It is possible to craft a story telling the tale starting from the end. Consider “The Oldest Living Confederate Widow Tells All: A Novel.” by Allan Gurganus. This is the story of a 99 year old widow who tells her life story. In doing so, the author is able to go back and forth in time, engaging the reader in a rich and satisfying book.

Lastly it is not a good idea to start a story at the beginning. Starting at the beginning does not allow the writer to refer to past events because everything is still in the “future.” Consider movies that are essentially fast and furious “chase” scenes. It is one stunt after another, with little character or story development. The movie can be exciting, but it is not a fully formed story layered in depth. Novels that start in the middle are.







2. Start writing that novel

Talk about intimidating. How much research should you do before you start?  Tons? Very little? Should you make an outline chapter by chapter? Just start writing? Start that novel and know the ending? Have no clue about the ending? Write in a quiet place? Noisy place? Starbucks? The variables of how to start are multifaceted and different for everyone.

Some writers are disciplined and outline every chapter before they start their opus. Others just start. There is no right or wrong approach this. Perhaps if you have a book contract and a deadline, you take the organized route. Me? I take my time and approach a book often not knowing the ending. While this causes dismay among lay folk, writers understand it: the characters tell the story. It’s their tale and they will give up the ending as your writing progresses. Be true to your characters and they will be true to you. I have said more than once, “I can’t wait to get home to see what happens in my story.” Non-writers are shocked by this. When I write, I get into a zone and feel I am the conduit for my characters. I am at their disposal to tell their story.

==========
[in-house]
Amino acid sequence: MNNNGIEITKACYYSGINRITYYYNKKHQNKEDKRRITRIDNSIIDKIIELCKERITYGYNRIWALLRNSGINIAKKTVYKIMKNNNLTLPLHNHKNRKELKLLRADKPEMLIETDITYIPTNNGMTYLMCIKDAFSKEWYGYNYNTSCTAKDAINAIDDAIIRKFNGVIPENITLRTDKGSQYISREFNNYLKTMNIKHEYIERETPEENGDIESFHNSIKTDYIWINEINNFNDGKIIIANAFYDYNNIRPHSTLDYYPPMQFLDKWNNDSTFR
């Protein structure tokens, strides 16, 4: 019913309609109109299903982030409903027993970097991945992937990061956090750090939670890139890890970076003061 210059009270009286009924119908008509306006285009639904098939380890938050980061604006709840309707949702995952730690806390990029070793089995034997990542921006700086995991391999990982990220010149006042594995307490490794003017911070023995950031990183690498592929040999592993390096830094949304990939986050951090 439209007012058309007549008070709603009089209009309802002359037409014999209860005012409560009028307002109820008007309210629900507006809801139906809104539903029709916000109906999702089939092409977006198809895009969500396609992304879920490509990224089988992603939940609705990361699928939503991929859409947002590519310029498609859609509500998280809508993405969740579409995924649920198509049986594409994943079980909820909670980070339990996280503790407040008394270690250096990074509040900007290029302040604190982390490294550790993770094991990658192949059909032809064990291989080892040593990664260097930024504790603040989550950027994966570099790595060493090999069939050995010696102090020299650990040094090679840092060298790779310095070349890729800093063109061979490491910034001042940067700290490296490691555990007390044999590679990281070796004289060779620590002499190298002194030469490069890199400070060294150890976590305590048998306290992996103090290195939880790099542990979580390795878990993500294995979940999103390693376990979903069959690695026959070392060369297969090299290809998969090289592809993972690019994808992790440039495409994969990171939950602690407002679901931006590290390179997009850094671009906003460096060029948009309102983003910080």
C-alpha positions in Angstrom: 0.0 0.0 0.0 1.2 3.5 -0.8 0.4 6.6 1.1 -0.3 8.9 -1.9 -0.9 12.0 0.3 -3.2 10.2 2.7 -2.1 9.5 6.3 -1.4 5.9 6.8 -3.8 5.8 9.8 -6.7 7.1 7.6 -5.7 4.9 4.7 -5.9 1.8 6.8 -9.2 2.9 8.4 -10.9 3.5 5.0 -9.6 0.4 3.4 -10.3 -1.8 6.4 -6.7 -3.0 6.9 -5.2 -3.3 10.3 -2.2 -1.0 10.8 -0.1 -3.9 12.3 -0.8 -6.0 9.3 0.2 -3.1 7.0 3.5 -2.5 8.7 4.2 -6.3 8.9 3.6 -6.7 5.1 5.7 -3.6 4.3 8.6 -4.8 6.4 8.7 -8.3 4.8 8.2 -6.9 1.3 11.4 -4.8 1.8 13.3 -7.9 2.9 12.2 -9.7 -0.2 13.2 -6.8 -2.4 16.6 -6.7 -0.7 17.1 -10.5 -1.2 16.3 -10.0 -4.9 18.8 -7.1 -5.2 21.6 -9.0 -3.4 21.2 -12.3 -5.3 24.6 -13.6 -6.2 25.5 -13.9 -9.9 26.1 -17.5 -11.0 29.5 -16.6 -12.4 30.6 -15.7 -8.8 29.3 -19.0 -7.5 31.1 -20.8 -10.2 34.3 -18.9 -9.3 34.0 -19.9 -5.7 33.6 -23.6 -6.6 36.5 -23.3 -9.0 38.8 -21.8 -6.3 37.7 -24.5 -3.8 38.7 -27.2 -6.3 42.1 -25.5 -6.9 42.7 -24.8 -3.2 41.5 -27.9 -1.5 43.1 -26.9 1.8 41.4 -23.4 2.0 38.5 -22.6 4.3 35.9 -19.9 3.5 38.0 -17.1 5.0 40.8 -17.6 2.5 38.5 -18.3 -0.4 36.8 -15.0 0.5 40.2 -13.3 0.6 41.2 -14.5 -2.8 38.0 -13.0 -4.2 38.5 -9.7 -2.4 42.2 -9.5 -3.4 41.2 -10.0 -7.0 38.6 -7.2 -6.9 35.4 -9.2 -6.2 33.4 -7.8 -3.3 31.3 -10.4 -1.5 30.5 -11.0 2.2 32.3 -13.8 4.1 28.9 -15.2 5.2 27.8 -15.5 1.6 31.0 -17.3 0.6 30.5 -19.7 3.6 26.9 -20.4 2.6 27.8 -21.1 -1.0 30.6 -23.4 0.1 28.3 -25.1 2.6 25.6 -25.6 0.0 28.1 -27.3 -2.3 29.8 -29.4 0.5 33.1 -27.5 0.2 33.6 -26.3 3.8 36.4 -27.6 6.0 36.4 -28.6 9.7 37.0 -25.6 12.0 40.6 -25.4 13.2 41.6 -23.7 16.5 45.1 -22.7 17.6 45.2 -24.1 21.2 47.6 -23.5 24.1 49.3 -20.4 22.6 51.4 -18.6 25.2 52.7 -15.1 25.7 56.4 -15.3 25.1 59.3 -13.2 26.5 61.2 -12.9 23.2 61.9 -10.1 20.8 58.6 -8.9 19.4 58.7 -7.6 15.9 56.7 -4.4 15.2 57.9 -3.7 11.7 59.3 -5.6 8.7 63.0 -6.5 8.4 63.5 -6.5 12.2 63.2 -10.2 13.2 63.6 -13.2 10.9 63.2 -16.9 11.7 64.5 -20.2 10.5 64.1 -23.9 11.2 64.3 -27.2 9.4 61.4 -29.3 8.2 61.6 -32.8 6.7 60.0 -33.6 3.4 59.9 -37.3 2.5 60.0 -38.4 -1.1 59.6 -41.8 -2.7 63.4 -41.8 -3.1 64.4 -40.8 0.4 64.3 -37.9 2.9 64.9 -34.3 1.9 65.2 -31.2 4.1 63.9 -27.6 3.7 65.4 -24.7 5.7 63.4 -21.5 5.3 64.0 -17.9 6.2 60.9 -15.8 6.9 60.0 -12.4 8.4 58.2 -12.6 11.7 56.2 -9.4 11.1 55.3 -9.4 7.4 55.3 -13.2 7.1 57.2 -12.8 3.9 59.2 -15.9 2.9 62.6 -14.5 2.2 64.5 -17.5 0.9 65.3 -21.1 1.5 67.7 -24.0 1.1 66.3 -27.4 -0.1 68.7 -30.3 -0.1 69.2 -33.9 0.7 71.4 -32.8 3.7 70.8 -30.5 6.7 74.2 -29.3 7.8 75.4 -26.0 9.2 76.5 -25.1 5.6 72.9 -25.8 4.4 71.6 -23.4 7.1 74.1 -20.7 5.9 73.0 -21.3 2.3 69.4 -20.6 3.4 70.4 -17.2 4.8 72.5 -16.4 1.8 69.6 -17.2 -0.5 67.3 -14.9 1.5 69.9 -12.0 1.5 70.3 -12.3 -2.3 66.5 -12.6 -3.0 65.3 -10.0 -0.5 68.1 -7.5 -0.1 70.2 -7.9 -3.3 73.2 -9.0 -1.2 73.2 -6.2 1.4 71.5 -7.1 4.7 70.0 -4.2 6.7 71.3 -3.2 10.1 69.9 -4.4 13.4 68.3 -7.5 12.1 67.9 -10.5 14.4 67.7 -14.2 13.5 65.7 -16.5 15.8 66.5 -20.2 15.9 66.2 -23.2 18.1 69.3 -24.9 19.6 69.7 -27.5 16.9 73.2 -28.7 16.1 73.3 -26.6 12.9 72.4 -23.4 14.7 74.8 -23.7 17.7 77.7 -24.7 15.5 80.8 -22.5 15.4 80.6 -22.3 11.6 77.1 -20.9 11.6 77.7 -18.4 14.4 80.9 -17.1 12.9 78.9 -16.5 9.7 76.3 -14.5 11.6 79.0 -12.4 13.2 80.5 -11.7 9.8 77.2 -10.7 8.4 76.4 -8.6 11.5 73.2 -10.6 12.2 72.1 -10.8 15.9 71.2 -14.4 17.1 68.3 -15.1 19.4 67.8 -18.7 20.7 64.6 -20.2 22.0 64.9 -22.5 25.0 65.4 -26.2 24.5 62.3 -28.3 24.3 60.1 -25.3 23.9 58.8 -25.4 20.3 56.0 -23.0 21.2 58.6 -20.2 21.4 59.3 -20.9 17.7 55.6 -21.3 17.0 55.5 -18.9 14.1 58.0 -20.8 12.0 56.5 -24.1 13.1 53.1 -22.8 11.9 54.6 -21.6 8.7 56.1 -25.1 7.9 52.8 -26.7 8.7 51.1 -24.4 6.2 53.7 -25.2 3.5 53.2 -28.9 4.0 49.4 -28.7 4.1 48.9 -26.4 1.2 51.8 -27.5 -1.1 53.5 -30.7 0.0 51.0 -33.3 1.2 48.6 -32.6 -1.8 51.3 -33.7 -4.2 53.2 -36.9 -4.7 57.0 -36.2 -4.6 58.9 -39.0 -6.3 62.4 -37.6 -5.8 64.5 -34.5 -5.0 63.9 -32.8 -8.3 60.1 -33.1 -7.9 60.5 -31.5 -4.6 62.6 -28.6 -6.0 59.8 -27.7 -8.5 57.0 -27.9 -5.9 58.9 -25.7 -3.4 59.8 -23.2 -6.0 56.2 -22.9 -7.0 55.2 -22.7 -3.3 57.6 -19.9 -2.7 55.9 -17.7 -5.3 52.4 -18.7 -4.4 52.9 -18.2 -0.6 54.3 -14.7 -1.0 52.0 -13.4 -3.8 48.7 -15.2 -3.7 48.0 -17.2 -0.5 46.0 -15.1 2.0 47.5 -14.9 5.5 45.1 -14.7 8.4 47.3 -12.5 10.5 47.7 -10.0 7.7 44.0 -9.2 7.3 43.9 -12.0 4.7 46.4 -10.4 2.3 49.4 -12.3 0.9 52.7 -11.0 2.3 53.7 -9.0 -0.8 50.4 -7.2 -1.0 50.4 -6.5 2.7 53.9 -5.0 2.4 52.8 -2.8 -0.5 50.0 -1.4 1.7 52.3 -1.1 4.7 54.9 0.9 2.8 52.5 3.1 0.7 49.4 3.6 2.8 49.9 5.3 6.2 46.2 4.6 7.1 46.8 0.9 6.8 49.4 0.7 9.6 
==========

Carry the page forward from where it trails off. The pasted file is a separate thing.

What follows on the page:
I need a certain comfort level before I start tapping away on the keyboard. Like all of us, I need a topic, an event, a specific theme and then I do a certain amount of research to become familiar with the locale, pertinent history, geography, mores, etc. What is critical for all writing is to know your protagonist’s personal history inside out. Where were they born? Who were their parents? Any siblings? What was their education? Special abilities. Childhood illnesses? Vacations? Favorite foods? Allergies? Medications taken? Music likes? Favorite authors and books? Movies? You get the picture. You may not use most of this, but the more you know about your character, the more real they become. Sprinkling “realistic” facts throughout your story gives depth, and enables the reader to relate to them. Once you have a basic comfort level with who your main character is, what the general plot will be, I urge you to begin. The minute you start, you are on your way to becoming a writer. Your journey will never be straight or unimpeded. There will be roadblocks, unexpected twists and turns, and dark alleys . . . rather than avoid, explore with relish and zeal.

I am interested in hearing how others approach starting a novel? This will be helpful to all.